Daily Video

September 18, 2018

Study guide: Supreme Court confirmation hearing for Brett Kavanaugh delayed

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Directions:  Read the summary below first and then watch the video above pertaining to recent sexual assault allegations made against Supreme Court nominee Brett Kavanaugh (see transcript.). Depending on time, you may wish to watch additional videos and answer the questions below about Kavanaugh’s career and from four days of Senate Judiciary Committee hearings.

 

Summary:

 

The Senate Judiciary Committee’s hearings of Supreme Court nominee Brett Kavanaugh came to a close more than a week ago. His confirmation vote has been delayed due to recent allegations that when Kavanaugh was in high school in the early 1980s, he allegedly sexually assaulted another teenager, Christine Blasey Ford, at a party.

 

Prior to this development, lawmakers spent four days asking questions about the professional background of Kavanaugh, including prior court rulings he made throughout his career on the bench and working in the George W. Bush administration. Kavanaugh, President Donald Trump’s nominee for the Supreme Court, clerked for Justice Anthony Kennedy, the retiring judge. Kavanaugh was a top official in the Ken Starr investigation of President Clinton and currently holds a seat on the powerful D.C. circuit court of appeals.

 

Having a long political career in Washington D.C. comes with both strengths and challenges for Kavanaugh. Support for the candidate has fallen along party lines: Republicans support him and most Democrats oppose his nomination.

 

This is a recap of all four days of the Supreme Court hearings (in less than 15 minutes!):

 

 

Next, watch this video about Supreme Court nominee Brett Kavanaugh’s career:

 

And if you want to delve further, check out a few minutes from Day 4 of the hearings: WATCH LIVE: Day 4 of Brett Kavanaugh Supreme Court confirmation hearings and the full coverage of the Kavanaugh nomination.

 

Discuss questions as a class or with a partner or craft a written response.

 

1. Essential question: Why do Supreme Court hearings often become heated along party lines?

 

2. Kavanaugh’s accuser, Christine Blasey Ford, ‘struggled’ with the decision to go public, according to Washington Post reporter Emma Brown. The majority of women and men who have experienced sexual harassment or assault echo Ford’s sentiment and most decide not to report the incident to authorities or sometimes even to friends or family. Why do you think this is the case? How might lawmakers and members of the public react to the allegations?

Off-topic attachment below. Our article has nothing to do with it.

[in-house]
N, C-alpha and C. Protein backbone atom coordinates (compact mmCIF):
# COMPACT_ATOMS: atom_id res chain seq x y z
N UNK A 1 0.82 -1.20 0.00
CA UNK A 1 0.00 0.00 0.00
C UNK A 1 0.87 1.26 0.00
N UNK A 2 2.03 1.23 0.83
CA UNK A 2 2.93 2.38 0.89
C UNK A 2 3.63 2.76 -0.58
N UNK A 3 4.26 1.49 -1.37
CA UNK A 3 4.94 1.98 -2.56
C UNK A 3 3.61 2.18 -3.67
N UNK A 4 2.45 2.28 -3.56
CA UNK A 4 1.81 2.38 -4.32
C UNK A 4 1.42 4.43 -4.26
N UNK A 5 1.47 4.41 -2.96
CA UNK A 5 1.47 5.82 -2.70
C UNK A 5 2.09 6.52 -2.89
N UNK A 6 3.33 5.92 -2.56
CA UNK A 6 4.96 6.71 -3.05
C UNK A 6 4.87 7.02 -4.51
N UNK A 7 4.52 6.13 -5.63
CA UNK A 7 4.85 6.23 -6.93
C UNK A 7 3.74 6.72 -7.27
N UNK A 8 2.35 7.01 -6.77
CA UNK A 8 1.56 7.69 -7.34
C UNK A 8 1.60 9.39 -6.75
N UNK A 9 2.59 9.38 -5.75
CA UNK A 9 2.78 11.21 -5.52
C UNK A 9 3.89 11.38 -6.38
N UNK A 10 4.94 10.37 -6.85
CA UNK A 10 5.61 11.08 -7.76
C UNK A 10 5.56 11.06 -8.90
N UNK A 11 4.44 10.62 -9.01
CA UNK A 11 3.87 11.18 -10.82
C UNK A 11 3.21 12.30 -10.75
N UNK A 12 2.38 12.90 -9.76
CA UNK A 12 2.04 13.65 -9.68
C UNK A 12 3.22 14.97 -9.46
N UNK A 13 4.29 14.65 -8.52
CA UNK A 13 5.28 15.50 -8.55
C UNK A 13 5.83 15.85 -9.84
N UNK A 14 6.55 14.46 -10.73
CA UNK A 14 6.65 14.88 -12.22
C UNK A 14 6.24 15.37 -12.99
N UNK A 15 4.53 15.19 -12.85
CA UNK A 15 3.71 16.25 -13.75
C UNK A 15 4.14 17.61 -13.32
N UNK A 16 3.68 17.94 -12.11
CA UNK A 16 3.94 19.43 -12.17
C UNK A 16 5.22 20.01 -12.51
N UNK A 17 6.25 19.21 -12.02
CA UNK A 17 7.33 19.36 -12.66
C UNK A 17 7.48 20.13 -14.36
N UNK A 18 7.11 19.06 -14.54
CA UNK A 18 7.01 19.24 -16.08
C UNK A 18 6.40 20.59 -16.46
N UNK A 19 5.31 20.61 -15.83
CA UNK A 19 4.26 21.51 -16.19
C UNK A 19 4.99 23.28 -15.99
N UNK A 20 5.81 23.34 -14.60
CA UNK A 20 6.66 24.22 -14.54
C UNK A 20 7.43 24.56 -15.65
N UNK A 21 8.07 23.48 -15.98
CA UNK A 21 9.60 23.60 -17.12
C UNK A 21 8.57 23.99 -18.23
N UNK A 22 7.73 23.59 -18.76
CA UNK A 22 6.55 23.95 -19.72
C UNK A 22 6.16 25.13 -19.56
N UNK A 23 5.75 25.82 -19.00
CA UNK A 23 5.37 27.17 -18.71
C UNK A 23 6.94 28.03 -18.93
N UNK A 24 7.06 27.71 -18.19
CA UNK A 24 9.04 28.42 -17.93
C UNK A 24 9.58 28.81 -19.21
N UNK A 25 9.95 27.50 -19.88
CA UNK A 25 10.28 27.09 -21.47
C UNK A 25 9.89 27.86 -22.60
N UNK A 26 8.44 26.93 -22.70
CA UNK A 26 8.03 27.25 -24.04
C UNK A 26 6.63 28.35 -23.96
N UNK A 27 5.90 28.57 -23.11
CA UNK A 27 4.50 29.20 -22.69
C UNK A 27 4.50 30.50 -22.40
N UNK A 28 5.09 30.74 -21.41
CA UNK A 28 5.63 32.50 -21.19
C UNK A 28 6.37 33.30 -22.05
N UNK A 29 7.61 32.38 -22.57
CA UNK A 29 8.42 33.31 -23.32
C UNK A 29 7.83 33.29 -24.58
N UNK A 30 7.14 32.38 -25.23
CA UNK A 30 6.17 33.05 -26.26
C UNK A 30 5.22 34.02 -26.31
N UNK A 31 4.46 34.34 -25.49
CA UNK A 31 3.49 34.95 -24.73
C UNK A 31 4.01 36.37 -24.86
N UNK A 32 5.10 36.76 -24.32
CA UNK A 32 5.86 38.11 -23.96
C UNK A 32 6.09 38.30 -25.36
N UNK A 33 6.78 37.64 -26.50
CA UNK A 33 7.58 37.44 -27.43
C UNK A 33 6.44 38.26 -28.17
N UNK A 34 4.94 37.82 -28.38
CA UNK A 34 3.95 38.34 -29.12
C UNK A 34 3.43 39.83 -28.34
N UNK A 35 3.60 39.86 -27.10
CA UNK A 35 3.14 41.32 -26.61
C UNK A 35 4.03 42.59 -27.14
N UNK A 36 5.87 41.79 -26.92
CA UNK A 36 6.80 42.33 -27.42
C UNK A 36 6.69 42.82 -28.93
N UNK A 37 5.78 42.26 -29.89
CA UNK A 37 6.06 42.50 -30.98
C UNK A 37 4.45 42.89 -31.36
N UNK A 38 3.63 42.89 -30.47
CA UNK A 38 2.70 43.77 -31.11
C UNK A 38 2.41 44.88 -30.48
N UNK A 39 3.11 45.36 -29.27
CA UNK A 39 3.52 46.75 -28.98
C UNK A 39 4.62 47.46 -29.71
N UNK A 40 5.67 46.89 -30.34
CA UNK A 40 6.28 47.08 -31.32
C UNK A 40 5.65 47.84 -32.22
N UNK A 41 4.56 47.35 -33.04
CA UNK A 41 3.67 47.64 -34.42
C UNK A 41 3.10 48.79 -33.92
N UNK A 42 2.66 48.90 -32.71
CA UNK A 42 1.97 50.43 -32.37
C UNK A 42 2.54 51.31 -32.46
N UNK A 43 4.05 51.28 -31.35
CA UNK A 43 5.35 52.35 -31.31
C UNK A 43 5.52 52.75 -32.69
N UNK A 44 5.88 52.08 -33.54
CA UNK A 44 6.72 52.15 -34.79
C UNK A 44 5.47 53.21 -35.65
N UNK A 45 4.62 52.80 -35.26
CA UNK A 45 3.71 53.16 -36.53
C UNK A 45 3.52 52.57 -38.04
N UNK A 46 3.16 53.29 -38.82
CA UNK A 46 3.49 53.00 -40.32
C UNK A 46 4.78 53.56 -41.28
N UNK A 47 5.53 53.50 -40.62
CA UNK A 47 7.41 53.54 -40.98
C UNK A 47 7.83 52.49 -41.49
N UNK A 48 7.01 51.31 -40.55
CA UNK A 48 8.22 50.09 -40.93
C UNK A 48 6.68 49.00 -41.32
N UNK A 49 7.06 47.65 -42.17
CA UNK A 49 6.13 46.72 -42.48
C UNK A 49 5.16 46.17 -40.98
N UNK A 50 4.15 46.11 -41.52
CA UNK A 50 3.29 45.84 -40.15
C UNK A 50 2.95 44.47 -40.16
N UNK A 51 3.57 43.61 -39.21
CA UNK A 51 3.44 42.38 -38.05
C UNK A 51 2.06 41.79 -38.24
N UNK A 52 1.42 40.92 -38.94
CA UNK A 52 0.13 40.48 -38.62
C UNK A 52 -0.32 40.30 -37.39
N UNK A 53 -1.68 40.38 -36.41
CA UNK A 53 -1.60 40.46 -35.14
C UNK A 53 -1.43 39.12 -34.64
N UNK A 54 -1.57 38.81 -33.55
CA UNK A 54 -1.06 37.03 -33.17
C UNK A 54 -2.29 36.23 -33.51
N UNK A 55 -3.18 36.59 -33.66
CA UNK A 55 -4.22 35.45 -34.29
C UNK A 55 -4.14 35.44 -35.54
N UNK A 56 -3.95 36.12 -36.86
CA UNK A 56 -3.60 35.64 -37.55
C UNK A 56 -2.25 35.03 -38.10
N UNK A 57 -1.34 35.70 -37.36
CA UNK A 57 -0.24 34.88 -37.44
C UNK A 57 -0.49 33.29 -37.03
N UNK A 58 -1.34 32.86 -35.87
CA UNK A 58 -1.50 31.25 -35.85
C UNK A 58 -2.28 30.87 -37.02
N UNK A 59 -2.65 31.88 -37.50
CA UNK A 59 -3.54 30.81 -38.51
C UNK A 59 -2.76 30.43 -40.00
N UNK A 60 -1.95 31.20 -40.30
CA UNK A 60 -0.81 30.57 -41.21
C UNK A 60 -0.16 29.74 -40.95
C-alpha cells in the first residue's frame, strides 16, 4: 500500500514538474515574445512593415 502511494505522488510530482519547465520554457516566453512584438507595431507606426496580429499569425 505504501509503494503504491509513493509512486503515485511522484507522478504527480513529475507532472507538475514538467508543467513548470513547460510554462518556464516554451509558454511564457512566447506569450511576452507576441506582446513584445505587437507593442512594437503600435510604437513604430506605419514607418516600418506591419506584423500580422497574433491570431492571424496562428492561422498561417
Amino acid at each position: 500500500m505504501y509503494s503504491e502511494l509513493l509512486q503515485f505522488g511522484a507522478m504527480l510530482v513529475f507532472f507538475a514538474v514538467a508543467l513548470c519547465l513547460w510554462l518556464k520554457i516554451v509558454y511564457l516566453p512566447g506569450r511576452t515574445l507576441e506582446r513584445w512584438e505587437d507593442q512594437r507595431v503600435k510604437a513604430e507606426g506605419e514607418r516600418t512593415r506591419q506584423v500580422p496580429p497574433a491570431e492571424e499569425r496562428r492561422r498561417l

3. What do you know about the #MeToo movement? How did it get started? If you’re not sure, how could you find out?

 

4. In the U.S., people are presumed innocent until proven guilty, which is why you often see the word “alleged” in front of news about sexual harassment or assault. How do you think the allegations will affect Kavanaugh’s confirmation?

 

5. How much should a Supreme Court nominee’s prior court decisions and work experience affect their confirmation? What about personal choices they may have made?

 

6. Should Supreme Court nominations be used as a political tool during presidential campaigns? Explain your response.

 

Dig deeper:

 

Watch highlights from Day 3 of the hearings, Release of emails and documents rock Day 3 of Kavanaugh hearing and read along with the transcriptAsk your students:

  • What did the emails and documents reveal about Kavanaugh’s stances on the issues?

  • Do you agree with the actions Democratic Sen. Cory Booker took on Thursday? Why or why not?

 

To watch highlights from Day 2 of the hearings, watch the video, What Kavanaugh said about abortion, guns and presidential pardons, and read along with the transcript. Ask your students:

  • Should seats for members of the public at the Supreme Court hearings be reduced to half their original number? Explain.

  • Should members of the public have been cleared from the room on Wednesday for 45 minutes? Explain.

  • Why were these decisions made?

For 45 minutes on Wednesday, members of the public were cleared from the Senate Judiciary hearing for Brett Kavanaugh’s appointment to the Supreme Court. The seats were cleared after repeated outbursts from protesters had disrupted the hearing multiple times. Seating for the public on Wednesday was reduced by half, to 22, on Wednesday after outbursts delayed the hearings on the day before. Photo by Lisa Desjardins

Police remove a protester during U.S. Supreme Court nominee judge Brett Kavanaugh’s Senate Judiciary Committee confirmation hearing on Capitol Hill in Washington D.C., September 5, 2018. REUTERS/Chris Wattie

 

To watch highlights from Day 1 of the hearings, watch the video, In hearing showdown, Democrats push for Kavanaugh documents, and read along with the transcript.  Then answer the following questions:

 

a. Why did members of the public choose to protest in the manner they did on Tuesday? Do you agree with their actions? Why or why not?

 

b. During the hearings, why did Democratic lawmakers interrupt Republican Sen. Chuck Grassley, chairman of the judiciary committees? Do you think this method was effective? Explain. What was the reaction of Republican legislators to the interruptions?

 

c. Should Supreme Court justices serve for life? Why or why not?

 

Extension activities

 

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